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पदे २८२ ते २८८

श्रीकामाक्षेचीं पदें - पदे २८२ ते २८८

 श्रीकृष्ण बांदकर महाराजांचा जन्म शके १७६६ क्रोधीनाम संवत्सरात आषाढ शुद्ध ११ एकादशीच्या महापर्वणीस झाला.

पदे २८२ ते २८८
पद २८२ वें.
विनवीं मी तुज कामाक्षा जननी ग । नित्य निरंतर चित्त चरणिं जडूं ॥धृ०॥
मदन दहन सति वदन निरखितां । सदन सुखाचें सुख लख लख आवडूं ॥वि०॥१॥
करितां गुण श्रवण ये भुले तुज कवण । नवविध भक्ति रसीं मन सांपडूं ॥वि०॥२॥
कृष्ण जगन्नाथ ह्मणे नावडे चिद्रुपाविणें । दास्यपणें वय सार्थकता घडूं ॥वि०॥३॥

पद २८३ वें.
श्री कामाक्षा निजपदीं लक्षा लावी त्या सुख कारीरे ॥धृ०॥
स्वभक्त रक्षा, या बहु दक्षा, जनन मरण भय हारी रे । जे कमलाक्षा प्रिय जन साक्षात्कारीं भजन विचारीं रे ॥श्री०॥१॥
प्रपंच पक्षा, भुलतां मोक्षा, अंतर पडतें भारीं रे । आत्म परिक्षा, करुनि निरिक्षा, चिन्मात्रा शिव नारी रे ॥श्री०॥२॥
सज्जन शिक्षा, तेचि सुदिक्षा, कृष्ण जगन्नाथ धारी रे । कृपा कटाक्षा कारि जरि दाक्षा-, यणि हे कांक्षा वारी रे ॥३॥

पद २८४ वें.
विषयिं न मन ज्याचें वमनसें मानुनि, श्रीकामाक्षा ध्यानीं निरंतर ॥धृ०॥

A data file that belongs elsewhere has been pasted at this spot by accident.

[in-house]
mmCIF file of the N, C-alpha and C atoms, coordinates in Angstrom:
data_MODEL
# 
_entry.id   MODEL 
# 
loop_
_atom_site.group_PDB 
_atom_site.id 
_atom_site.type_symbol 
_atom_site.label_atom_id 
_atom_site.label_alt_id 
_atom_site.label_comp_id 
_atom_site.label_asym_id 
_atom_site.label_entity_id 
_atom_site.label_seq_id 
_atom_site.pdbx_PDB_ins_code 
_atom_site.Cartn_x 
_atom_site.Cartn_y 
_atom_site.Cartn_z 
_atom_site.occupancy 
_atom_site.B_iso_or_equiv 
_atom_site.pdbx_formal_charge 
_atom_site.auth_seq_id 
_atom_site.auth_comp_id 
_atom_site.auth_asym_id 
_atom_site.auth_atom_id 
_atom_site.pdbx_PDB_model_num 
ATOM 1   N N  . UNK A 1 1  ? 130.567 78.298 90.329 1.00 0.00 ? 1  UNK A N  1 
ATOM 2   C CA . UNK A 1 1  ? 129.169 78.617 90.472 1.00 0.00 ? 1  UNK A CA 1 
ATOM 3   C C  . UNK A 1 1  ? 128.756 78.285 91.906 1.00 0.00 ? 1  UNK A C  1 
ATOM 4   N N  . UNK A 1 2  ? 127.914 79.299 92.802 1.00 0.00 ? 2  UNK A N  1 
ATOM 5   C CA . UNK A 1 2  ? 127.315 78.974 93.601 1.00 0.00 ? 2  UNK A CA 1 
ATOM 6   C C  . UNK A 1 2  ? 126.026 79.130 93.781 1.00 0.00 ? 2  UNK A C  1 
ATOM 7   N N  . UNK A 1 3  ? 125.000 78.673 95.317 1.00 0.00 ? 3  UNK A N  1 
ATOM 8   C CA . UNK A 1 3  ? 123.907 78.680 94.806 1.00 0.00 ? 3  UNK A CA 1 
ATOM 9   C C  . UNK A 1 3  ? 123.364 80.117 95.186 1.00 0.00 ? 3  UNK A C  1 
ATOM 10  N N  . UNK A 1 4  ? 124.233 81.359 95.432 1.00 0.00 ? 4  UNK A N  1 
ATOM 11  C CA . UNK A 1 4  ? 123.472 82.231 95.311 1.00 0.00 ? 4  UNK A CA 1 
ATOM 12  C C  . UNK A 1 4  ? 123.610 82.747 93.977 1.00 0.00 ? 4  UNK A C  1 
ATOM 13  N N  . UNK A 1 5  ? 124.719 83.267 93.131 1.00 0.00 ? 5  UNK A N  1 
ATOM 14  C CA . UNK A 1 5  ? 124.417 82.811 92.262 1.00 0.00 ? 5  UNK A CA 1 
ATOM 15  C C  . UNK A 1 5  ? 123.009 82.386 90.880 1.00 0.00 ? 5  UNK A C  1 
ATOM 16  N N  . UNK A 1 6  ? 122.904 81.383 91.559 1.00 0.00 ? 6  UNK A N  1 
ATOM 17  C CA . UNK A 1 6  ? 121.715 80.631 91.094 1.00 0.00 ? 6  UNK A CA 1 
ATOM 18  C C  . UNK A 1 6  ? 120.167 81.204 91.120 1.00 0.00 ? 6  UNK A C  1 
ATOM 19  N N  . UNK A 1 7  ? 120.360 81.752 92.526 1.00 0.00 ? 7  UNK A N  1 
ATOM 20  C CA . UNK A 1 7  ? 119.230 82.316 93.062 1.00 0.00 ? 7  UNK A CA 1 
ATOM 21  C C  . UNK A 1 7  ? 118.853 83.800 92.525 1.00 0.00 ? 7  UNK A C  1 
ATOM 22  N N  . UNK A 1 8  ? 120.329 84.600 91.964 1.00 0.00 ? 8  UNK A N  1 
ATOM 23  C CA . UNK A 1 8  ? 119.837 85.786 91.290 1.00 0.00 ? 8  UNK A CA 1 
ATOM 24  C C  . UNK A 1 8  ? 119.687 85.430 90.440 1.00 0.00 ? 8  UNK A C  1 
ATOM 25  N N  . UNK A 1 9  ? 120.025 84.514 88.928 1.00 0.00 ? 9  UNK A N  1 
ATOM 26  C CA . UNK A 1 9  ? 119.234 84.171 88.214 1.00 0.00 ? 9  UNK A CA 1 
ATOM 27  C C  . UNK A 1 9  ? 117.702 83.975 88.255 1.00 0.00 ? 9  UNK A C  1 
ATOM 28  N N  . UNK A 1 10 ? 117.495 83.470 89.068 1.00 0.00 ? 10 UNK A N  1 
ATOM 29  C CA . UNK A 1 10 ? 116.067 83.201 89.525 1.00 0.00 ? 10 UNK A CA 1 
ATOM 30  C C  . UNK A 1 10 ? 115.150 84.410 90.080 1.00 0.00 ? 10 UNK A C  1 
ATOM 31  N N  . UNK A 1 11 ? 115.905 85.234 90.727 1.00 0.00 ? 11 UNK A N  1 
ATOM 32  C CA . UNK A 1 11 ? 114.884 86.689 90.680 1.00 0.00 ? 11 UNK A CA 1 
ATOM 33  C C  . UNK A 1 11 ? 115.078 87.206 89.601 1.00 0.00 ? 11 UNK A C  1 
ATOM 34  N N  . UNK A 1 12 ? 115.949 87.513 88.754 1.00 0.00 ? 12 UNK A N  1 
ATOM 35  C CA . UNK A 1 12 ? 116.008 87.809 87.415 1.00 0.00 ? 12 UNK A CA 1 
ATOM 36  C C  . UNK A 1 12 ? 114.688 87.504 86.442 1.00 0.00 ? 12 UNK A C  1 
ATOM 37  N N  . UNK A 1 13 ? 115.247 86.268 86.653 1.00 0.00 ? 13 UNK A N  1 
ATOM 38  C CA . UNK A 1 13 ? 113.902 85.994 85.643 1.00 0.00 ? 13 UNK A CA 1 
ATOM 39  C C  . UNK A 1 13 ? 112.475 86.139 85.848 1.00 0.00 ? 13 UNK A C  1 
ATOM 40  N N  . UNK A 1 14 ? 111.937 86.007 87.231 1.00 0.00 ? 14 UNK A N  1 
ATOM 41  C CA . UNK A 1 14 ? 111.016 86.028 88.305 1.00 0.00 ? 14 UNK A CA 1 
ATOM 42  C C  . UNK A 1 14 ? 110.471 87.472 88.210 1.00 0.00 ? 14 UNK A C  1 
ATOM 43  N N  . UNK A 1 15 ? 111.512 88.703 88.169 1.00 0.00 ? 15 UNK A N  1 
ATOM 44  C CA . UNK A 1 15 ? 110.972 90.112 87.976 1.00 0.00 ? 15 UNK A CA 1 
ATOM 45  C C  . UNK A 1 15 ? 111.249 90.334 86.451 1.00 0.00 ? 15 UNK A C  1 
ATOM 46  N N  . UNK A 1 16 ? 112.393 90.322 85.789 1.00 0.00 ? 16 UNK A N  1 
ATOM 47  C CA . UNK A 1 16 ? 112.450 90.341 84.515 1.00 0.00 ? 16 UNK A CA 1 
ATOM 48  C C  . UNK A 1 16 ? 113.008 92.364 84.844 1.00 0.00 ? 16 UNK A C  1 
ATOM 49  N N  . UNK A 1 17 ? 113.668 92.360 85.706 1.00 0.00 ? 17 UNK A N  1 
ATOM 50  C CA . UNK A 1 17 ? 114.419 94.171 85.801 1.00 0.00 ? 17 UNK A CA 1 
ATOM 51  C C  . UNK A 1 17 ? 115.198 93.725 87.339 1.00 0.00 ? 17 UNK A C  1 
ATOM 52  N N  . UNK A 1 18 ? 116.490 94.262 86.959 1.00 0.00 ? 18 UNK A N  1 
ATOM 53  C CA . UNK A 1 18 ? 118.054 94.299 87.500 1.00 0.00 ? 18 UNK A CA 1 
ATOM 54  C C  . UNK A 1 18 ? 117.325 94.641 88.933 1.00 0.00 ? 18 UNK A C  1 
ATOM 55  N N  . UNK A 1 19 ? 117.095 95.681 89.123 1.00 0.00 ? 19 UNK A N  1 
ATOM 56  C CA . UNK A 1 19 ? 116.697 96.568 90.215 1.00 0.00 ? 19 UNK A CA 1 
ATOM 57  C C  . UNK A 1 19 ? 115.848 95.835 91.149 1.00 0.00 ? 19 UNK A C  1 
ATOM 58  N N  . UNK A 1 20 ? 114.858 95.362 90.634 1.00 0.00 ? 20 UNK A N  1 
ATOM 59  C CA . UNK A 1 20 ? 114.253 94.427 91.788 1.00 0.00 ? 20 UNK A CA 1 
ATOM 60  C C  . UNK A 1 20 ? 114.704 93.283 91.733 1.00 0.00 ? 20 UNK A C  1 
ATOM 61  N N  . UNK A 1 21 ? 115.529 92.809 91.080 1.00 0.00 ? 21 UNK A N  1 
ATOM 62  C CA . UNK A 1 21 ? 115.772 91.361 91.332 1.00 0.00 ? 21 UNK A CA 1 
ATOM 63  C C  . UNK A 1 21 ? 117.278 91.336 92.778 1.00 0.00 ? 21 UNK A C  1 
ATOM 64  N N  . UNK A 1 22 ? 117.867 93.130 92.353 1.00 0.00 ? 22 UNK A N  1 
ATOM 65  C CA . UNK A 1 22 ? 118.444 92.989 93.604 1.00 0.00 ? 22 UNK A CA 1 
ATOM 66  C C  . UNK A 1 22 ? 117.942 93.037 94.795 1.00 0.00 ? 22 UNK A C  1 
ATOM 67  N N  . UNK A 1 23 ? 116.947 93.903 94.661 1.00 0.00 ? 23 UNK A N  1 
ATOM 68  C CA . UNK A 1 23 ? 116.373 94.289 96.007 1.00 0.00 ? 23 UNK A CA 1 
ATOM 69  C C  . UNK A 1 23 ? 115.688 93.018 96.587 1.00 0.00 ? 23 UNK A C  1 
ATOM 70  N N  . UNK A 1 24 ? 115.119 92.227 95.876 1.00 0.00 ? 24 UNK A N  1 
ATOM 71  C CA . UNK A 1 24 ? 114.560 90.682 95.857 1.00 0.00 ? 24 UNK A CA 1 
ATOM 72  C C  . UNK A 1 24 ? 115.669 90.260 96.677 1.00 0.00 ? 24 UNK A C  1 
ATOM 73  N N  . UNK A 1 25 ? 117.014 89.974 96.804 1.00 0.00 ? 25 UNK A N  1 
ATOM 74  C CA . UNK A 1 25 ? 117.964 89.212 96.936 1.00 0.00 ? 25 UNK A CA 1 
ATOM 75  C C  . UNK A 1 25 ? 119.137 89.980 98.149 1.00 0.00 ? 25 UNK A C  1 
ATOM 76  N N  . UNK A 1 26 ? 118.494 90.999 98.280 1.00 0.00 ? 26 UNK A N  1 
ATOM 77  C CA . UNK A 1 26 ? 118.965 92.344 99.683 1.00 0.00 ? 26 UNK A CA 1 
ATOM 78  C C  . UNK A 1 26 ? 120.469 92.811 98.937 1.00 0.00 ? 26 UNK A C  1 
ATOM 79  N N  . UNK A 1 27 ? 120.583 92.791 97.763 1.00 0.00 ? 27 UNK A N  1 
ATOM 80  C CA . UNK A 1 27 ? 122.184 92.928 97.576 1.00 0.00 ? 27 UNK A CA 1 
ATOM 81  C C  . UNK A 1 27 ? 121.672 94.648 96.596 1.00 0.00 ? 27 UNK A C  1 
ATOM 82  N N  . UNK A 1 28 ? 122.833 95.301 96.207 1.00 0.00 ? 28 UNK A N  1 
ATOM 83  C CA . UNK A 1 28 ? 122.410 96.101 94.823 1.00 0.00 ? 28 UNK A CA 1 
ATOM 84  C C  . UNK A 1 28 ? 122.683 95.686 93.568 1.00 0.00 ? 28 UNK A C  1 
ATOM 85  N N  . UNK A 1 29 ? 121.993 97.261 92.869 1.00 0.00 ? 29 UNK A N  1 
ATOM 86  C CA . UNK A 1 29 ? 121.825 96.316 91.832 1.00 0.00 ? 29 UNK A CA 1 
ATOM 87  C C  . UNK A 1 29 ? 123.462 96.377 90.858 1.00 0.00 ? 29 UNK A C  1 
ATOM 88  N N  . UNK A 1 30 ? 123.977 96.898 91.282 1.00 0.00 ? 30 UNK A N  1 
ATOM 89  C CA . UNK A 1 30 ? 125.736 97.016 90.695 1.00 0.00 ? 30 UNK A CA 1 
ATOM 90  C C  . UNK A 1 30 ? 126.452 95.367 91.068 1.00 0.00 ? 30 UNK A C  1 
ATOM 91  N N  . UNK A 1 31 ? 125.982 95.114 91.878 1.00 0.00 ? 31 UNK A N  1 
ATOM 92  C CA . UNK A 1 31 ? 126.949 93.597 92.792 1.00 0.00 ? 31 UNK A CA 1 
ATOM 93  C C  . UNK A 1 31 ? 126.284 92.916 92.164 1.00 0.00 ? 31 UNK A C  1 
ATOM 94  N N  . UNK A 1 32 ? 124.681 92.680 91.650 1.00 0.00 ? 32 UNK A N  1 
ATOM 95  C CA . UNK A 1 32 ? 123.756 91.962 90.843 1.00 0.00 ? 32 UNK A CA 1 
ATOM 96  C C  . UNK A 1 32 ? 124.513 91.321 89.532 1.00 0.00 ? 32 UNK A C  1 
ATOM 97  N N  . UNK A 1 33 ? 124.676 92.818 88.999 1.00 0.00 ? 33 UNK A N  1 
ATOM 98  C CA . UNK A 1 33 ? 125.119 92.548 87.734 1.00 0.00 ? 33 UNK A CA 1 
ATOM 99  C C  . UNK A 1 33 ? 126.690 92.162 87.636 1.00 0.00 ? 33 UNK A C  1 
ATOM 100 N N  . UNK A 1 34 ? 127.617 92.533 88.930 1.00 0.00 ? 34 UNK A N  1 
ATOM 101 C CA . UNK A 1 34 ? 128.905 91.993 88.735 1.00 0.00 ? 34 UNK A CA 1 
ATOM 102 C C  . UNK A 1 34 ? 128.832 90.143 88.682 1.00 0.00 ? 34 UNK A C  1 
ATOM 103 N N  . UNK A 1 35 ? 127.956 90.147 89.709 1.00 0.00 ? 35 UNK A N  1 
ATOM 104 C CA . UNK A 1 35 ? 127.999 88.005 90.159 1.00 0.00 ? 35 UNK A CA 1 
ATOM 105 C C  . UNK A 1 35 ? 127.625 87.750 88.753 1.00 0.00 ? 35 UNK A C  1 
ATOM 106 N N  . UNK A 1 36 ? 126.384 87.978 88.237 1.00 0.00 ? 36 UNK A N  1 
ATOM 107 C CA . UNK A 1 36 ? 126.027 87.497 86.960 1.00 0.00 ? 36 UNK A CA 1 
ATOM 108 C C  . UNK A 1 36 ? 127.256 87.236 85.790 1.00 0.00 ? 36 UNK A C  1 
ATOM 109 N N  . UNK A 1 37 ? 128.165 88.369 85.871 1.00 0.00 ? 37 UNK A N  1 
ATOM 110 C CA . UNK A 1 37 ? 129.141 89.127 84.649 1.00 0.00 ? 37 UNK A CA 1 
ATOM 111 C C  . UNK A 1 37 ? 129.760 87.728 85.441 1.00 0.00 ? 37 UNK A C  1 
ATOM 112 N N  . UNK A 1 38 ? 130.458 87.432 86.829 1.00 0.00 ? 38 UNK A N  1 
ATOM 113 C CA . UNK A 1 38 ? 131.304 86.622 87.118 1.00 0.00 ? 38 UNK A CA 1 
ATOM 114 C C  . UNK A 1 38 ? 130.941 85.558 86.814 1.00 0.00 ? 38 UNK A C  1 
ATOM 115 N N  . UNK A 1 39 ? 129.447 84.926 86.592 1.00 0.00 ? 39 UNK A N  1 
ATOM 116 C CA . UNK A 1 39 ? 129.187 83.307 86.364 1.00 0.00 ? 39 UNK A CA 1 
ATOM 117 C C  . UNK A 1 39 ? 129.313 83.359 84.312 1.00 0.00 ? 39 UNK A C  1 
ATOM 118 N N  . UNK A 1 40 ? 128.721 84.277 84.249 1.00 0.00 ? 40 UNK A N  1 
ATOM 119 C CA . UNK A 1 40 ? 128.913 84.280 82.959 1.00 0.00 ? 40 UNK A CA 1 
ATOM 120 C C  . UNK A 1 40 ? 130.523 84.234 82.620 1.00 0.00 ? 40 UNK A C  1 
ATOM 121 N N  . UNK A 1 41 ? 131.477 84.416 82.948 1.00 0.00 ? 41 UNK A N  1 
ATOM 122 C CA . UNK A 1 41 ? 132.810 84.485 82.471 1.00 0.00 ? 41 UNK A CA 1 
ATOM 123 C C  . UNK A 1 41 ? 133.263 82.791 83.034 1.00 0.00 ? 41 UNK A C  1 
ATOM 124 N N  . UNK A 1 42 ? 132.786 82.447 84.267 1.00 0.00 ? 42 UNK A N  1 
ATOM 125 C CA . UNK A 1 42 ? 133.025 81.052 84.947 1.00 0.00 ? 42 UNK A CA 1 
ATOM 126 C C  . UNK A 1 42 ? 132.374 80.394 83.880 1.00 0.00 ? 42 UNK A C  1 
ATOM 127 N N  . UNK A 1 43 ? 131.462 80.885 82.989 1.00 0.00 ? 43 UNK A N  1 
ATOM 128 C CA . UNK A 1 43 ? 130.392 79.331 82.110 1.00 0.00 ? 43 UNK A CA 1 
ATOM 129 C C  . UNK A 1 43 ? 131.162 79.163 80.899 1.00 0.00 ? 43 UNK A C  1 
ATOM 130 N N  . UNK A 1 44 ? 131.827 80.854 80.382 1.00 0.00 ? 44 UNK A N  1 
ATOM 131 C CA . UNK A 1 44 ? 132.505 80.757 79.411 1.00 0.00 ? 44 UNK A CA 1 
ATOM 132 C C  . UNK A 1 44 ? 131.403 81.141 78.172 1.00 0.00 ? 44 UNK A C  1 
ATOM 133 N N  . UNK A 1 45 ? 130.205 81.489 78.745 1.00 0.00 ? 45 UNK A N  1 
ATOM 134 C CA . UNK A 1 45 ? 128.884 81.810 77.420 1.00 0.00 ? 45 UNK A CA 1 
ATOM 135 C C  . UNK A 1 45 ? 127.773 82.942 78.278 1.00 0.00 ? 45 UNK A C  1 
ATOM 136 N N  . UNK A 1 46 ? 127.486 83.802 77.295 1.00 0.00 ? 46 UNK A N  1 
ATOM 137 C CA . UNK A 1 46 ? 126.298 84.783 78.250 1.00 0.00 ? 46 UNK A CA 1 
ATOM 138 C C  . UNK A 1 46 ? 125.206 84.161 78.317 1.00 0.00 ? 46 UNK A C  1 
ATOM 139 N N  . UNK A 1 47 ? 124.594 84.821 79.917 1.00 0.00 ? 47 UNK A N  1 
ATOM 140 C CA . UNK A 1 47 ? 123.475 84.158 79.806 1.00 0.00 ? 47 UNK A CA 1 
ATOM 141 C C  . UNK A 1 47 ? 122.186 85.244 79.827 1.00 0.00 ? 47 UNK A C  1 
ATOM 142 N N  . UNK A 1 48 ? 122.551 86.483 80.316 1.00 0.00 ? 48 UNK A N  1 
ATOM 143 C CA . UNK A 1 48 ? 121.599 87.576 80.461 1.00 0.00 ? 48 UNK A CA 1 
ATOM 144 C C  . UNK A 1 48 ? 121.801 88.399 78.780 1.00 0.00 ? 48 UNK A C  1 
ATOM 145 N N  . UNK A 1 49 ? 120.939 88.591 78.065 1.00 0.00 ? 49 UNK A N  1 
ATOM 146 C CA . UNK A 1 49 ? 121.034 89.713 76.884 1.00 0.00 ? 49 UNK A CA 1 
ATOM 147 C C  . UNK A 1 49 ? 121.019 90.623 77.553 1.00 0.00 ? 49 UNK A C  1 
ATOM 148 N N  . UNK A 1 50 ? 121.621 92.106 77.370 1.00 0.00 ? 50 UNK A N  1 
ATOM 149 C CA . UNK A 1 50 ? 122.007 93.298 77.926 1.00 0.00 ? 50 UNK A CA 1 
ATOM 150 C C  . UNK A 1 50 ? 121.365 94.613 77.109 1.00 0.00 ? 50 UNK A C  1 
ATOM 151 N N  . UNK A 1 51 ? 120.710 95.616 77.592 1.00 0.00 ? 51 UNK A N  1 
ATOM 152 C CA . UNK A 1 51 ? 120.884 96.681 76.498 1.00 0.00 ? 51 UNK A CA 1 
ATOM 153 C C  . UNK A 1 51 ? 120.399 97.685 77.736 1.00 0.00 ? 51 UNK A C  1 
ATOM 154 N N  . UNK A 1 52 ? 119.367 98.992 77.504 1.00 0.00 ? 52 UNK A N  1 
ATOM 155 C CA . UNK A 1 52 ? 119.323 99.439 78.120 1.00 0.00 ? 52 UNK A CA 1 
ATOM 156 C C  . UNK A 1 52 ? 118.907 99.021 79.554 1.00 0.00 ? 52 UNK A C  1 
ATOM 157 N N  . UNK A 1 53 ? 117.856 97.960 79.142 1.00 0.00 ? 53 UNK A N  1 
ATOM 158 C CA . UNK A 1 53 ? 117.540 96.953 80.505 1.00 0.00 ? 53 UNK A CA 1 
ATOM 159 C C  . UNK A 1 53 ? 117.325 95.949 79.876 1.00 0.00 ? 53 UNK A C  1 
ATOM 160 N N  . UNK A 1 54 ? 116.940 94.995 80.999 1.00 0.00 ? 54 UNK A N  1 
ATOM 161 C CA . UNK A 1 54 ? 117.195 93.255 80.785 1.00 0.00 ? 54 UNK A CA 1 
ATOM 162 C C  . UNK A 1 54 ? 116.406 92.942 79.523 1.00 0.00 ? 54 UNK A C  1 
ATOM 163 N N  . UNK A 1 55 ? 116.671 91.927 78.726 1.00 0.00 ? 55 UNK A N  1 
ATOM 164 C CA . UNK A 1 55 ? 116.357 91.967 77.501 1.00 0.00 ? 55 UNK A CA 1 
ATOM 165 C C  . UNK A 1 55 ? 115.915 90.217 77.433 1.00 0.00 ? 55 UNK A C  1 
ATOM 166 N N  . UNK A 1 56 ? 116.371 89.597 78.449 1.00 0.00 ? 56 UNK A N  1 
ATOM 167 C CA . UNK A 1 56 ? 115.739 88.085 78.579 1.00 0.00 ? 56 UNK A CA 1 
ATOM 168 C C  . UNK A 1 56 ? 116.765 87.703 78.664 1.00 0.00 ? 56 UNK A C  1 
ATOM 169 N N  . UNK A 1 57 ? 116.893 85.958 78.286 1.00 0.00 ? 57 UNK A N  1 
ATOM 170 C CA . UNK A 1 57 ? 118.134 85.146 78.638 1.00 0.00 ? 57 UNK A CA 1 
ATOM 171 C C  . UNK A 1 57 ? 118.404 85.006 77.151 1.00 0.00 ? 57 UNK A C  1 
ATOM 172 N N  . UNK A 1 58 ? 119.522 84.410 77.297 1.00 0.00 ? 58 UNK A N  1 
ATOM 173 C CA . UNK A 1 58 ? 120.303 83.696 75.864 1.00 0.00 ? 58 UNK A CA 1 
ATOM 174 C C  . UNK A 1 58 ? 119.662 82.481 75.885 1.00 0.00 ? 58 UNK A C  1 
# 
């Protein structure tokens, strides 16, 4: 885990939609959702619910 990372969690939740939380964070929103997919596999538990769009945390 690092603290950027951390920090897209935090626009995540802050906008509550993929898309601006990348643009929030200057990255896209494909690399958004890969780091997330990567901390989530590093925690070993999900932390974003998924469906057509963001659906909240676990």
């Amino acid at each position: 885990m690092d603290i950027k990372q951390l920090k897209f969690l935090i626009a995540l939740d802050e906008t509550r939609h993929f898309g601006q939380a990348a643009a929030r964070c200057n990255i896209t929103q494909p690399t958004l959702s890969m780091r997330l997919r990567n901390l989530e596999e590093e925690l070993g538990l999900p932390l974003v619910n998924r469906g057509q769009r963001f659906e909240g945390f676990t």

तेचि सुजन जरि विजन न सेविति, वसति सदनिं तरी मुक्त अंतर ॥वि०॥१॥
भजन पूजन भावें श्रवण मनन त्यांसि, उगिच फिरुनि फळ काय वनांतर ॥वि०॥
गुरुसि शरण गेला अनुभविं दृढ झाला, कृष्ण जगन्नाथ ह्मणे तोचि सु नरवर ॥वि०॥३॥


पद २८५ वें.
श्री कामाक्षा नमिली निजात्म भावें ॥श्री०॥
चरणिं शरण जातां, त्रिताप हरिति भावें ॥धृ०॥
केलें नानाविध कर्म, भोगिले बहुत जन्म, उगिच म्या मति माझि भ्रमिली । सज्जनिं सावध केला, उचित हे रिती ॥श्री०॥१॥
होतां श्रवण मनन, भजनीं रमलें मन, विषयिं इंद्रिय वृत्ति दमली । गुरुकृपा थोर निजानंदीं जे भरिती ॥श्री०॥२॥
चरणिं ठेवितां माथा, सुख कृष्ण जगन्नाथ, नित्य गुण गातां वर्षें क्रमिलीं । ऐसी हे साधन सिद्धी सुजन वरिति ॥श्री०॥३॥

पद २८६ वें.
दक्षा साधुनि गुरु कृपा कटाक्षा, लक्षीं कामाक्षा । शिक्षा, हे सुजनाची केवल दीक्षा, पावसि तूं मोक्षा ॥धृ०॥
नारी अर्ध नटेश्वर मदनारी, रत ऐक्य विचारीं । चिद्रूपत्वें नटली या संसारीं, परि निर्विकारी ॥द०॥१॥
नातें सुह्लद जनीं धरिसि मनातें, सत्य दिसे ना तें । मळसी कां होउनि वश कुजनातें, वय हें तव जातें ॥द०॥२॥